During the kick-off of any new software project, a senior stakeholder will often produce a slide that explains why a high percentage of software projects fail. The intention is often to explain how the soon to be kicked off project will not fail. If you search for “Why software projects fail?”, you will find a variety of failure reasons, such as general people issues, time, lack of testing, unclear requirements, scope creep, inadequate communication, staff retention, poor risk management and more. Continue reading “Five ways to make Power Apps and Low Code Projects succeed”
A few years ago, I wrote about ten different types of Dynamics 365 projects. One of these types of projects I referred to as a “drive-by”. A drive-by implementation is where someone, often a supplier, is interested in getting paid, and getting out as quickly as they can, leaving an implementation project to slowly fail.
You might end up being the victim of a ‘drive-by’ through : Continue reading “Avoiding a Power Platform “Drive-By” using the Centre of Excellence Starter Kit”
Just before I started my working career, I completed a social sciences degree in Communication Studies. For the most part, this was a non-technical IT degree. It was one which made me think deeply about the day to day encounters I have with other people, written, verbal and more. With the job market not being awash with social science jobs at the time, and having hacked around a lot with BBC Basic on an old BBC Micro and Acorn Archimedes in my formative years, I felt a pining for programming again, so I forged a career in the IT industry. I’ve been here ever since. Continue reading “Five ways to become a Software Engineering Multiplier”
Tech intensity refers to an organisation’s ability to turn tools and technologies into their own problem-solving digital solutions.
If you are looking at using Canvas Power Apps to solve business problems, you might wonder where you should store your data.
Here’s another two minute video I created to show what you should consider.
Do you know the difference between perpetual and subscription licensing, or know your multiplexing from your software assurance?
Here’s a quick three minute explainer for Power Platform licensing concepts you should understand if you plan to buy Power Platform or Dynamics 365 licences any time soon.
If you’d like a similar explainer for another Power Platform topic, please let me know.
Are you starting a new Power Platform or Dynamics 365 Project and not sure where to start or how to frame the requirements?
Here’s a short explainer video I’ve created to get you thinking about the reasons for building a prototype and what you can hope to achieve through building one and demonstrating it to your prospective users or business stakeholders.
I normally do my weekly grocery shopping online, however since the Coronavirus lockdown and because of the shortage of home delivery slots, I have the first world problem of visiting the supermarket again in person! After returning from a shopping trip this week, I saw a meme on twitter which reminded me of the dilemma most supermarket shoppers face after unpacking their shopping into their car – namely looking at the empty shopping trolley and wondering where to return it to. To quote the tweet :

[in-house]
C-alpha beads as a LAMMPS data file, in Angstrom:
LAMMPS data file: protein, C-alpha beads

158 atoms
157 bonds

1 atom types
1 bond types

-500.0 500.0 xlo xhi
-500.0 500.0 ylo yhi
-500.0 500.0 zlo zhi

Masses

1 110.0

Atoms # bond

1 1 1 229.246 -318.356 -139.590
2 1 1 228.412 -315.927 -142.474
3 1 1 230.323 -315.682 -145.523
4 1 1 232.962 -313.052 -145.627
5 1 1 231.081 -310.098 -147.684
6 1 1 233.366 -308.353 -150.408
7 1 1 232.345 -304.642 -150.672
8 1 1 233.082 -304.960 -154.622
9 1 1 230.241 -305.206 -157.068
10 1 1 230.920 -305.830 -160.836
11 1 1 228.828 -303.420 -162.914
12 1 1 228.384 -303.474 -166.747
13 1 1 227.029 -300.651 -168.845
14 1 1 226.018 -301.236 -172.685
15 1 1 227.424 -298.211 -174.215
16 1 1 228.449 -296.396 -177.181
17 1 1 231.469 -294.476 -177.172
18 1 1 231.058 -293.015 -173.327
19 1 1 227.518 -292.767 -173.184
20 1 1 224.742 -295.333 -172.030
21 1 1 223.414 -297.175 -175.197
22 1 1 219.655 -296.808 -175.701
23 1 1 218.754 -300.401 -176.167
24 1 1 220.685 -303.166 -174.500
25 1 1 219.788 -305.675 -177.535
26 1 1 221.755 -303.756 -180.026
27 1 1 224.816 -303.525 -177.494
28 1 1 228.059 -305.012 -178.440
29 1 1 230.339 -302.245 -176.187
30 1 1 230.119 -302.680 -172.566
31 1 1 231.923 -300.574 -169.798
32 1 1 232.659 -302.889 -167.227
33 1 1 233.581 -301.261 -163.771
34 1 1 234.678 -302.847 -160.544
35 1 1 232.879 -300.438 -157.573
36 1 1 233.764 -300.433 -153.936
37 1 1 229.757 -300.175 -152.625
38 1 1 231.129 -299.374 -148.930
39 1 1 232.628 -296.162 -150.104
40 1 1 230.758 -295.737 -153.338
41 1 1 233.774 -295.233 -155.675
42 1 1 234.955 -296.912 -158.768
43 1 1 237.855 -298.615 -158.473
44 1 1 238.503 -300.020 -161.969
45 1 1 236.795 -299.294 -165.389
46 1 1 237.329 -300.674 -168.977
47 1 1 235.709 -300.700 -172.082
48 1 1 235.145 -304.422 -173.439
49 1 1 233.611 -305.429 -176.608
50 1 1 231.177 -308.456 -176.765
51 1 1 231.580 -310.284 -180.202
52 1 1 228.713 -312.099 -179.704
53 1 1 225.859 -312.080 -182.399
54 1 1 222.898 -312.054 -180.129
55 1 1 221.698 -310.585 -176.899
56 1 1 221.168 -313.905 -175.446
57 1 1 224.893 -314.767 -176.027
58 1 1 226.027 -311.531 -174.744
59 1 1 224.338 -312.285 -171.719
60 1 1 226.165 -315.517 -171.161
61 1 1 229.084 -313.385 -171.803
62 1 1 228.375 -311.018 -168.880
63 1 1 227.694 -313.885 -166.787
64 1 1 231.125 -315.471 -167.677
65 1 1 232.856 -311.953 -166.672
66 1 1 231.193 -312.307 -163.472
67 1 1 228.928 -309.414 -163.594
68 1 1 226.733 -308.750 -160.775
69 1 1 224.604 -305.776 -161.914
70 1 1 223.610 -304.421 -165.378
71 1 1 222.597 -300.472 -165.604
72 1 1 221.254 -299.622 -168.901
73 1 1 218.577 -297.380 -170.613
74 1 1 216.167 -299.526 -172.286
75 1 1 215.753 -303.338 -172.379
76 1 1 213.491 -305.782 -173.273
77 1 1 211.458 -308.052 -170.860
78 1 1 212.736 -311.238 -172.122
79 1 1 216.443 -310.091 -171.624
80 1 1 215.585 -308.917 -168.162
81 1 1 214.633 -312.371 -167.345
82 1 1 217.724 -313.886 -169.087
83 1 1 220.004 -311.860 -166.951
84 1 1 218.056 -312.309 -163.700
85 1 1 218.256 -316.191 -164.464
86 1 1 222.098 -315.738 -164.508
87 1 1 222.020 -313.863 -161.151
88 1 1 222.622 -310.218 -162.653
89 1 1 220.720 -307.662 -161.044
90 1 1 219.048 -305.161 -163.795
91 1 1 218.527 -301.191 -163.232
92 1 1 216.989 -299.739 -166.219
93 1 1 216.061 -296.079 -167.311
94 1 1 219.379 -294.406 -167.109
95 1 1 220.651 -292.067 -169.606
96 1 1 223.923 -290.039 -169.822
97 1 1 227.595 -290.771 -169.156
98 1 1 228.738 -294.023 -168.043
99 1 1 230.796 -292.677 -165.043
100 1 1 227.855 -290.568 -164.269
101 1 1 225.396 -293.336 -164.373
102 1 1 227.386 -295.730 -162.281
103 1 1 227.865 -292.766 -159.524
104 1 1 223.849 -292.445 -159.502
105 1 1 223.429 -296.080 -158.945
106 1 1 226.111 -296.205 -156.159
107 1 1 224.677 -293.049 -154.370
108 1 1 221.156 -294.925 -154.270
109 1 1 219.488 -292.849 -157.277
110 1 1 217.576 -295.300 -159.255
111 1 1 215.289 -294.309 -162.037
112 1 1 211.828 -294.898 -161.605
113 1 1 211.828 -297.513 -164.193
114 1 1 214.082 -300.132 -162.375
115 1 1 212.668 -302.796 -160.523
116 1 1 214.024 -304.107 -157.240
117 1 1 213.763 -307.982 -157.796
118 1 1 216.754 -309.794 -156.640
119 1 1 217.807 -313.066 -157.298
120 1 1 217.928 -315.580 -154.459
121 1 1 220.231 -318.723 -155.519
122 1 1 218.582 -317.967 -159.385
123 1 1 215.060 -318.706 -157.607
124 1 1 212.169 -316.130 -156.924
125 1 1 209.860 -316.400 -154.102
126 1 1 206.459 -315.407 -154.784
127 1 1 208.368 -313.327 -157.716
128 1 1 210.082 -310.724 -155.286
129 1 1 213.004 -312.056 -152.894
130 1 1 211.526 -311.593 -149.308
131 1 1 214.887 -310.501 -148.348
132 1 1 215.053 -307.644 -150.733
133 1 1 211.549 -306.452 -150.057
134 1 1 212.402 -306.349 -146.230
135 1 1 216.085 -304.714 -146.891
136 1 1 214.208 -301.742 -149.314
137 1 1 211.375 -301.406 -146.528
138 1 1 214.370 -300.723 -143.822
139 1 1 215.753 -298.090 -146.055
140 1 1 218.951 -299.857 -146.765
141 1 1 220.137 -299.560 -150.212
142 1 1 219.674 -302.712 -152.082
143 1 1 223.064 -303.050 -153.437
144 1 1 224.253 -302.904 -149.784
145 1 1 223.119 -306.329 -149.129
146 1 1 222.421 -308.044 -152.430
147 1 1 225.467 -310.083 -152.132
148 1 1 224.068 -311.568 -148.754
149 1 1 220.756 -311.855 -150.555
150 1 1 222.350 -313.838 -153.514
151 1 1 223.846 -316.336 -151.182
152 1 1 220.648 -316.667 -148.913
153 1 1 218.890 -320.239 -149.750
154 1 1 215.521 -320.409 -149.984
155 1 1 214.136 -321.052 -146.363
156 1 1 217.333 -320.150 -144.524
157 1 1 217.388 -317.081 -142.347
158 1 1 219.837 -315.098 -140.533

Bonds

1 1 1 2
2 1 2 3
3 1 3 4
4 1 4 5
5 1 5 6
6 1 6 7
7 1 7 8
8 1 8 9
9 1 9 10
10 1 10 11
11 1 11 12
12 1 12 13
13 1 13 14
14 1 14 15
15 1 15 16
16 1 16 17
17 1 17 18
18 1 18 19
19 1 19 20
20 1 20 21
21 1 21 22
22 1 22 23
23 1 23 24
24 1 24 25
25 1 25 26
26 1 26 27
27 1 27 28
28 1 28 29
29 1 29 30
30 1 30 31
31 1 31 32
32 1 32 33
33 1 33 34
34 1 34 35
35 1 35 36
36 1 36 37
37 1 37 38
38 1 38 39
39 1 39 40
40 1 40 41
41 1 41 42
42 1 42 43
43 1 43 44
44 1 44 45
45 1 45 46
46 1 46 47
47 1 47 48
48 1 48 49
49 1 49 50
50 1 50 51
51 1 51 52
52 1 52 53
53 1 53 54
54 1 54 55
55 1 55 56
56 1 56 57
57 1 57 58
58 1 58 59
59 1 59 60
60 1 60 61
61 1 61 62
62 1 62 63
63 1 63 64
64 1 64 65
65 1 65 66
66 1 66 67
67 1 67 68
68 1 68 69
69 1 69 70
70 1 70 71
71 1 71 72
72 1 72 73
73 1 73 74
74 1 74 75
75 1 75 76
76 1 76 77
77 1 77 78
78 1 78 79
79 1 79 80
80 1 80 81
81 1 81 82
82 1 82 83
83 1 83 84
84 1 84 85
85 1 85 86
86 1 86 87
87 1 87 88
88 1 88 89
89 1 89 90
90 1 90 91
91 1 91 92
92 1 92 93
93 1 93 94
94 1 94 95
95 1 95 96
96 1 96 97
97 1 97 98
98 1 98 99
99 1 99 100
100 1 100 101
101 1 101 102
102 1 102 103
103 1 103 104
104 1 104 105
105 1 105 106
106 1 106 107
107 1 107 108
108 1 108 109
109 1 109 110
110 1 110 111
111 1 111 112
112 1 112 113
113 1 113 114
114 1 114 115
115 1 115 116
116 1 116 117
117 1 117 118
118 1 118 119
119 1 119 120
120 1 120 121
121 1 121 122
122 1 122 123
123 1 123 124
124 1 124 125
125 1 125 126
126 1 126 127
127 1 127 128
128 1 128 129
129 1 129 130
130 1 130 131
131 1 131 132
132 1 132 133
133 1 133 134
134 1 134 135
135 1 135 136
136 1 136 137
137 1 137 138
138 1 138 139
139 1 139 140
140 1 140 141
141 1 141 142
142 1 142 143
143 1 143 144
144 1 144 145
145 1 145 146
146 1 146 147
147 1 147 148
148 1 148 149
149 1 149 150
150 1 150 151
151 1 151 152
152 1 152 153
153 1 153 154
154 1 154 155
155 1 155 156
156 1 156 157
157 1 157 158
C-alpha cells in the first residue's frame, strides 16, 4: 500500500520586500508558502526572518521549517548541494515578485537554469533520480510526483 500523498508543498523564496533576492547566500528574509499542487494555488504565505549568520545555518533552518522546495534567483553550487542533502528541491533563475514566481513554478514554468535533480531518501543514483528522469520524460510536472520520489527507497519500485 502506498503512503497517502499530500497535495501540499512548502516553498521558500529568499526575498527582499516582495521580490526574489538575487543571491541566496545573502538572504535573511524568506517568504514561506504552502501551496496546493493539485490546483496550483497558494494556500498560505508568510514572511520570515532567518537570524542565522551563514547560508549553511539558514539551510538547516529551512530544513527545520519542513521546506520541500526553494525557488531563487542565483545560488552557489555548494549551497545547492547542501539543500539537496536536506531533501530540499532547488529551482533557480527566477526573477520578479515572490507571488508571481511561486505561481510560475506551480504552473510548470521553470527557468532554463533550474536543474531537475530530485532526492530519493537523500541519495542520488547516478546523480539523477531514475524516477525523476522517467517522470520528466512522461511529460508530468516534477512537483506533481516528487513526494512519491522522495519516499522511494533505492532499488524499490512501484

I really enjoy the early phases of new greenfield Microsoft Business Applications projects. It might be delivering a fixed scope project with expected outputs already defined. It might be formulating and documenting new requirements for a truly agile project. Fundamentally however, it’s about getting into the minds of business users, perhaps building some SFDs and mapping the technology to participants, perhaps unknown, wants and needs. Continue reading “Five Tips for Running Remote Discovery Workshops during a Pandemic”
There are a myriad of new features being released to Dynamics 365 and the Power Platform right now. It’s tempting to try out new features and, perhaps push a new feature through to production if you or your customer is willing or agile enough. For some larger organisations however, there’s more of an importance placed on standards and governance than ensuring the continued agility of getting new features and new applications quickly to production.
But how do, or how should Enterprise Architecture standards apply to those of us who have invested our time in these newfangled Power Platform based solutions. How can we ensure an organisations approach is both agile and structured?
A lot has been said and written about ‘Portals’ since Microsoft bought ADX Studio in 2015. If you are unaware of the background, ADX Studio at the time was the de-facto market leader and default solution for building portals to front and expose data from Dynamics CRM.
With the ADX Studio product being built in a configurable way, it seemed like a good acquisition from Microsoft. This was a departure from earlier acquisitions of technically different products which had to be integrated to Dynamics – see Parature (cough) or Marketing Pilot (splutter), which have since died a slow death. ADX Studio was a product that, on the face of it, could more easily integrate and slot in to the new approach.
Since 2015, Microsoft has been on a journey to integrate and extend this old ADX codebase onto what has since become Dynamics 365 and, more recently, the Power Platform. ADX Studio in its old form – a .NET website and configurable code framework – is now effectively dead* – the Microsoft shift to the cloud is nearing completion, with new features being added regularly. Continue reading “PowerApps and Dynamics Portals Design Decisions”